As I sit here typing away on my laptop, it is 91 degrees outside my front door in Charlotte, North Carolina. Tomorrow it’s going to be a whopping 96 degrees…without the heat index. In other words, it’s really f**king hot, and there’s no end in sight. And I know folks in other parts of the country are feeling the heat as well.
Also, I live and die by the fan, meaning that I need to have a fan blowing on me when I sleep, or else it’s a loooooooong night of tossing and turning. And during those really sweltering days when the AC isn’t doing its best work, I have a fan blowing in the living room as well.
But it turns out that fans aren’t always helpful for cooling down, and that’s according to real, live scientists who are a lot smarter than you and I.
The World Health Organization and the U.S. Centers for Disease Control and Prevention both assert that fans don’t help protect people from heat-related illnesses when the temperature hits the high 90s. And the U.S. Environmental Protection Agency warns people NOT to use fans when the heat index (the combination of temperature and humidity) is 99 degrees or above.
A recent study shed even more light on when it’s beneficial (or even safe) to use a fan. Researchers studied 12 healthy men who sat for two hours in two different conditions: dry heat, with a heat index of 115 degrees, and humid heat, with a heat index of 133 degrees.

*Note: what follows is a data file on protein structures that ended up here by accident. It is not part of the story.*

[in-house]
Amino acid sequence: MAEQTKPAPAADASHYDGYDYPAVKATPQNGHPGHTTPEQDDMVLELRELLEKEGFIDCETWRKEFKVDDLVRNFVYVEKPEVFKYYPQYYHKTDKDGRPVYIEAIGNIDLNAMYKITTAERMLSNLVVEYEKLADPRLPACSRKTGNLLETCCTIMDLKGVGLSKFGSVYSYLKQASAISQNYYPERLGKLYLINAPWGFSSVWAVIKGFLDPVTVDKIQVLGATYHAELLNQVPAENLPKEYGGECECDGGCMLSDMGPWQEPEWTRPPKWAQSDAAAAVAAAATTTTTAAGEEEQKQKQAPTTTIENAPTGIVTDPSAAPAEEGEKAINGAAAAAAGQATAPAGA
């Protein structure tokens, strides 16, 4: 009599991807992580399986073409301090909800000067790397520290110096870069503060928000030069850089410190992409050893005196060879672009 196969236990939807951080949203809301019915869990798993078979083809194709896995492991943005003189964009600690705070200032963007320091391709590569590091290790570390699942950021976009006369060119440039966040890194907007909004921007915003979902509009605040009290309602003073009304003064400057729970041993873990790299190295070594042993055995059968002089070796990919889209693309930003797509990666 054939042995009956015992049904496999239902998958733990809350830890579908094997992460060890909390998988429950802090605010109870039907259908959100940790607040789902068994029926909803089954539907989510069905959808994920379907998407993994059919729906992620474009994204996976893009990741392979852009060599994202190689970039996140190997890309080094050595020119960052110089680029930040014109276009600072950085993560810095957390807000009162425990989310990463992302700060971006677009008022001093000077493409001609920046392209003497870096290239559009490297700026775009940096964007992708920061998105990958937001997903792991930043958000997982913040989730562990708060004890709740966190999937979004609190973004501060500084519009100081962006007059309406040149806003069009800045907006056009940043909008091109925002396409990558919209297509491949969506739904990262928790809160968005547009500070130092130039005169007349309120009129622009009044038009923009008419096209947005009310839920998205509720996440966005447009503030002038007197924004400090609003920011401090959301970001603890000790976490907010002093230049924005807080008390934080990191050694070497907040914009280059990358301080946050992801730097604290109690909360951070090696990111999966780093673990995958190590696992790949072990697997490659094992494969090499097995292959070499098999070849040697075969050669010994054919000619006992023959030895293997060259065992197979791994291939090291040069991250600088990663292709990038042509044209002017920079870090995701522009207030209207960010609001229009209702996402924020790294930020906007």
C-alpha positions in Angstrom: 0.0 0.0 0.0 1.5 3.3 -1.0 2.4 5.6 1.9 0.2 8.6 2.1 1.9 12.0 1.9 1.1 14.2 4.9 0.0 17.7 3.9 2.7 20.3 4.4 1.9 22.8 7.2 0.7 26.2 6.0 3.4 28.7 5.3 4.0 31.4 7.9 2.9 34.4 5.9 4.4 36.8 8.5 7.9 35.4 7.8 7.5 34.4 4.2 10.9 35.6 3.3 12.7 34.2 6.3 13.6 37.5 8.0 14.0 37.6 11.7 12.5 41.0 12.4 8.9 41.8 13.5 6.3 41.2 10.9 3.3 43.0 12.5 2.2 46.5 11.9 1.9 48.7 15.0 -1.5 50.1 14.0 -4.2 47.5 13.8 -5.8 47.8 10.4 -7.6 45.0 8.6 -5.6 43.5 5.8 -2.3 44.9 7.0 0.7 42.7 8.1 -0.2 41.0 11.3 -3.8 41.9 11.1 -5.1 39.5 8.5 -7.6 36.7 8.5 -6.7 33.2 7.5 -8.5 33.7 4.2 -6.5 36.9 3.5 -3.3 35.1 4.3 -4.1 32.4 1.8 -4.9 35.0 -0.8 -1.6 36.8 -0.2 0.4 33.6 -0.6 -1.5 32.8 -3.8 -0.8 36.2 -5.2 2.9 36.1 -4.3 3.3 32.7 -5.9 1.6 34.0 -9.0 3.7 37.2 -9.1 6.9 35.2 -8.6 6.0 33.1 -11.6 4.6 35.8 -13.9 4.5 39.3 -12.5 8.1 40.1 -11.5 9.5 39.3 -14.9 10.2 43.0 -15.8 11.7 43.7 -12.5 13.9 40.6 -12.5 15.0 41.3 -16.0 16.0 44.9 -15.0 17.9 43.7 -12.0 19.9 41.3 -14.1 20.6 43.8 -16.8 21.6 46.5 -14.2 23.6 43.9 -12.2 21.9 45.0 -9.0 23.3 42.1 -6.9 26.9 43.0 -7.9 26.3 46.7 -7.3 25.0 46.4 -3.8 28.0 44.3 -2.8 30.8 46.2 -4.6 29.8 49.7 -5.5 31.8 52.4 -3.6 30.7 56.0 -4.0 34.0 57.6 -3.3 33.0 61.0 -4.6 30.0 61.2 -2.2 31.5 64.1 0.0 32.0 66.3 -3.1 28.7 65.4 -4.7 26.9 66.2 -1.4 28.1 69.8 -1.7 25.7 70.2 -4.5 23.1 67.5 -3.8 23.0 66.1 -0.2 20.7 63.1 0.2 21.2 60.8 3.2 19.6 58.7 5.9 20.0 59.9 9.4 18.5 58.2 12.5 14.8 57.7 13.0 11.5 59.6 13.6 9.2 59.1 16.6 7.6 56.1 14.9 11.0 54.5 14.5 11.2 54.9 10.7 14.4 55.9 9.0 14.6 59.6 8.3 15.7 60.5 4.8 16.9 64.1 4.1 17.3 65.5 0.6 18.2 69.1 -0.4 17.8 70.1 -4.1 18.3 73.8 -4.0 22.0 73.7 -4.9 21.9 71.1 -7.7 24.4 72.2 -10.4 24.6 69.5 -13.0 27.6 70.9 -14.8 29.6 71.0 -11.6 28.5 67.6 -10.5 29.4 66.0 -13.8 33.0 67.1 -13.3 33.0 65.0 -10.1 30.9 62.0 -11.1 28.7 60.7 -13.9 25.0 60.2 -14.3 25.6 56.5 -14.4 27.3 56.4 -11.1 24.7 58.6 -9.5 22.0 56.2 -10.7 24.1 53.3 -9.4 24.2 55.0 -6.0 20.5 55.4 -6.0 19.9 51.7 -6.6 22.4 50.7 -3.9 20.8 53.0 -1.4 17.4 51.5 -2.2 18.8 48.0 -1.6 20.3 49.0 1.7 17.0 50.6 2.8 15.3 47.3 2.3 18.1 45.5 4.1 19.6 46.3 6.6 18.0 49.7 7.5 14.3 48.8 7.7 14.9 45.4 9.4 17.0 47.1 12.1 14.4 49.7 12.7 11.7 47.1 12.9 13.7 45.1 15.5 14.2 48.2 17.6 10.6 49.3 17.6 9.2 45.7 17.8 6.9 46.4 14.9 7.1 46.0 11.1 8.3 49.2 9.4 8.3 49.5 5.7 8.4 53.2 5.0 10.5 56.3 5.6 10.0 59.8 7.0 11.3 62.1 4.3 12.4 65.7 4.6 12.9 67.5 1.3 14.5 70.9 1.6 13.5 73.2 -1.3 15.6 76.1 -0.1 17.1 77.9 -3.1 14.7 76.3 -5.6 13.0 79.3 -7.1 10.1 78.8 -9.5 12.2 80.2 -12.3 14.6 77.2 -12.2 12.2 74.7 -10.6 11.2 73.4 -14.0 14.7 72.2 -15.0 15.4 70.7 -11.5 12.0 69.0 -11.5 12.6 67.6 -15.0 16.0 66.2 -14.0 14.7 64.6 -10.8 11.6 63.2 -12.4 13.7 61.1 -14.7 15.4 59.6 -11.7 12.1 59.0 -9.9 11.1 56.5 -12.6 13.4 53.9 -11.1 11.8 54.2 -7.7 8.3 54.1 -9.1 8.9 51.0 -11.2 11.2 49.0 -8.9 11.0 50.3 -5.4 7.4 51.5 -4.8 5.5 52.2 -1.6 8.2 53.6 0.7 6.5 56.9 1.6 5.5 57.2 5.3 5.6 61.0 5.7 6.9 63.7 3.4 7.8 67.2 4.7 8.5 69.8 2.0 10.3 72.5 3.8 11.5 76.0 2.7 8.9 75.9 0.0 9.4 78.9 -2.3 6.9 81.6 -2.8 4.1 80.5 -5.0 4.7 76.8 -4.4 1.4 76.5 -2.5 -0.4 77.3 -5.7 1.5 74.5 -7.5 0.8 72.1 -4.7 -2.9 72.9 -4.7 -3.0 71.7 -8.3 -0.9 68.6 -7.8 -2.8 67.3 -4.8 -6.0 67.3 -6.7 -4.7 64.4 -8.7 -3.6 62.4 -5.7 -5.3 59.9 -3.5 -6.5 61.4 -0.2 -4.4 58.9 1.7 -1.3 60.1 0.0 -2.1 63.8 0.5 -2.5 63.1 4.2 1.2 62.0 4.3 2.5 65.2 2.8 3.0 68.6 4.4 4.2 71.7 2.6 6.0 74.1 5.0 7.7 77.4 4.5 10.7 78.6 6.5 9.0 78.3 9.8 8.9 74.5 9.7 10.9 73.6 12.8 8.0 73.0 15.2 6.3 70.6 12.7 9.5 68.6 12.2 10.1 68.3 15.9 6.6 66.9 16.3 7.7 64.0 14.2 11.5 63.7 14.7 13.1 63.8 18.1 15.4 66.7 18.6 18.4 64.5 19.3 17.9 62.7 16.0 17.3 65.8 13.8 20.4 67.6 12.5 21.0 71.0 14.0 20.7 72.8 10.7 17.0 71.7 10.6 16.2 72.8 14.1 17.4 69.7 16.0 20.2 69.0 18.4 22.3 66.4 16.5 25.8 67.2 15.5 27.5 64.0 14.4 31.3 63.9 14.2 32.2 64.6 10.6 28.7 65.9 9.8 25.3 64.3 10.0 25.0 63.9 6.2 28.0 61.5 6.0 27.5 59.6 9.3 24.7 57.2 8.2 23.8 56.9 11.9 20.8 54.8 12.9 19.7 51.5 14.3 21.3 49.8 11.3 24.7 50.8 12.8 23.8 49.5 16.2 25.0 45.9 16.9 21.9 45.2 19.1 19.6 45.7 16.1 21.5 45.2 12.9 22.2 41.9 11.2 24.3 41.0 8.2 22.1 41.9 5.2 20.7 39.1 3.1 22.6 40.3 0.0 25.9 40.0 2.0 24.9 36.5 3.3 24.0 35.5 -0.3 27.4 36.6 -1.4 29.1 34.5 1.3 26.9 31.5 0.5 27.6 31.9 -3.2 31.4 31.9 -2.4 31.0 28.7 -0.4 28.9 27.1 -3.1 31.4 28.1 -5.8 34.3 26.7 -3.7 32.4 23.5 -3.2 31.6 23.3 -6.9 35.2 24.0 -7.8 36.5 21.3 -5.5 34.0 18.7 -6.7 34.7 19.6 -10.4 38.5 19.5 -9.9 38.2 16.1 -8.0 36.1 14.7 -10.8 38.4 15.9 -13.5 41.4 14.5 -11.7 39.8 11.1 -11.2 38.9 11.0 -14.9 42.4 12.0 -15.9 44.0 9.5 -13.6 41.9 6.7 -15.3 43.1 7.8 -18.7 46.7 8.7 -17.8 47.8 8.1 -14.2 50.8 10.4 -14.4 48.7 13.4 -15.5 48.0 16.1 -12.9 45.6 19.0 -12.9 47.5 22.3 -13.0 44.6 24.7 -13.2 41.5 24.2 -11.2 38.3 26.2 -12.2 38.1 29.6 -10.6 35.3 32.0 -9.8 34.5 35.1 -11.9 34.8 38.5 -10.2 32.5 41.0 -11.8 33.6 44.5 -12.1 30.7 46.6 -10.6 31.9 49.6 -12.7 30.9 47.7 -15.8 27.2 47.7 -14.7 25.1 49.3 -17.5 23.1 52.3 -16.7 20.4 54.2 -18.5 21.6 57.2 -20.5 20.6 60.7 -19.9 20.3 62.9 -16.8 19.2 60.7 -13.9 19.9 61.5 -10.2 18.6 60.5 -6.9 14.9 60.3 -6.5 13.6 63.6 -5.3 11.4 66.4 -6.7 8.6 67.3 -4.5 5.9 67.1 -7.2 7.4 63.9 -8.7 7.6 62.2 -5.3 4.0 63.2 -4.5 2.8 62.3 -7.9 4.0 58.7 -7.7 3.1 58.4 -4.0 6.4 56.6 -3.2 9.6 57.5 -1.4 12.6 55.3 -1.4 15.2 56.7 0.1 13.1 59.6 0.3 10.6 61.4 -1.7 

The study showed that under hot and humid conditions, fans lowered the men’s core body temperature and reduced the heat-related strain on their hearts. But under the hot and dry conditions, running a fan increased the men’s’ core body temperature and the strain on their hearts.
It makes sense from a physiological standpoint: when the temperature rises above a person’s skin temperature, heat from hot air starts to flow into the body. So running a fan will only make the hot air flow into the body faster. And this can potentially cause problems.
Ollie Jay, the leader of the study, says, “Fans at any temperature up to 104°F, where there is some kind of humidity, are beneficial. But as the temperature goes higher, if it’s dry then fans are progressively less useful and potentially detrimental.”
Jay is working with public health agencies to revise their recommendations about when people can rely on fans to cool down. Jay says, “The heat problem is not going away. And there are lots of ways to cool the body without having to rely on air conditioning.”